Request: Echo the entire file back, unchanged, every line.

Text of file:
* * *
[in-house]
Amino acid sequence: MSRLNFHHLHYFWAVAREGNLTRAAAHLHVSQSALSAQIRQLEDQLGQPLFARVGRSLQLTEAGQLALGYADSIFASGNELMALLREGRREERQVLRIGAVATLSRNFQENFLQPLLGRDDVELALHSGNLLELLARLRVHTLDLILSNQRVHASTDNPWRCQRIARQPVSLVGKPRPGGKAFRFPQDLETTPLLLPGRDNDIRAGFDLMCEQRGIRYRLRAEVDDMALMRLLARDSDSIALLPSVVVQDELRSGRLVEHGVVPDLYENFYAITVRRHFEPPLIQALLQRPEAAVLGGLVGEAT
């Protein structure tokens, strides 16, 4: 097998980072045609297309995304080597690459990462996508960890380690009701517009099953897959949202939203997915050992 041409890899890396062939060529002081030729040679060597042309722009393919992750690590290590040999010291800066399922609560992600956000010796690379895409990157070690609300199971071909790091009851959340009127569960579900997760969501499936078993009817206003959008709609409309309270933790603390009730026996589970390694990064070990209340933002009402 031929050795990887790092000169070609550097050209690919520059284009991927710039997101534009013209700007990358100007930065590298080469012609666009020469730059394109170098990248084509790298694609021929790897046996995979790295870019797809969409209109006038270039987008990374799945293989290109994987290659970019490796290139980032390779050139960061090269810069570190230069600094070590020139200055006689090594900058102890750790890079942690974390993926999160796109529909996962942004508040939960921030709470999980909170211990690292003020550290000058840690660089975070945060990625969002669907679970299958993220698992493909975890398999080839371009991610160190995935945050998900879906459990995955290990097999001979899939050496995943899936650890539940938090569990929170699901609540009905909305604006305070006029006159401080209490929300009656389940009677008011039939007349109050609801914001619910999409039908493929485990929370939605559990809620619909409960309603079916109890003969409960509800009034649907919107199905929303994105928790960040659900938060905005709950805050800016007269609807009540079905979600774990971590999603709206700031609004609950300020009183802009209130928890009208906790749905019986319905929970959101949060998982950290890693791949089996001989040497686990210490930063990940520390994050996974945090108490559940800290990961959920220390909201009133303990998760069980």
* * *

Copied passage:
[in-house]
Amino acid sequence: MSRLNFHHLHYFWAVAREGNLTRAAAHLHVSQSALSAQIRQLEDQLGQPLFARVGRSLQLTEAGQLALGYADSIFASGNELMALLREGRREERQVLRIGAVATLSRNFQENFLQPLLGRDDVELALHSGNLLELLARLRVHTLDLILSNQRVHASTDNPWRCQRIARQPVSLVGKPRPGGKAFRFPQDLETTPLLLPGRDNDIRAGFDLMCEQRGIRYRLRAEVDDMALMRLLARDSDSIALLPSVVVQDELRSGRLVEHGVVPDLYENFYAITVRRHFEPPLIQALLQRPEAAVLGGLVGEAT
């Protein structure tokens, strides 16, 4: 097998980072045609297309995304080597690459990462996508960890380690009701517009099953897959949202939203997915050992 041409890899890396062939060529002081030729040679060597042309722009393919992750690590290590040999010291800066399922609560992600956000010796690379895409990157070690609300199971071909790091009851959340009127569960579900997760969501499936078993009817206003959008709609409309309270933790603390009730026996589970390694990064070990209340933002009402 031929050795990887790092000169070609550097050209690919520059284009991927710039997101534009013209700007990358100007930065590298080469012609666009020469730059394109170098990248084509790298694609021929790897046996995979790295870019797809969409209109006038270039987008990374799945293989290109994987290659970019490796290139980032390779050139960061090269810069570190230069600094070590020139200055006689090594900058102890750790890079942690974390993926999160796109529909996962942004508040939960921030709470999980909170211990690292003020550290000058840690660089975070945060990625969002669907679970299958993220698992493909975890398999080839371009991610160190995935945050998900879906459990995955290990097999001979899939050496995943899936650890539940938090569990929170699901609540009905909305604006305070006029006159401080209490929300009656389940009677008011039939007349109050609801914001619910999409039908493929485990929370939605559990809620619909409960309603079916109890003969409960509800009034649907919107199905929303994105928790960040659900938060905005709950805050800016007269609807009540079905979600774990971590999603709206700031609004609950300020009183802009209130928890009208906790749905019986319905929970959101949060998982950290890693791949089996001989040497686990210490930063990940520390994050996974945090108490559940800290990961959920220390909201009133303990998760069980």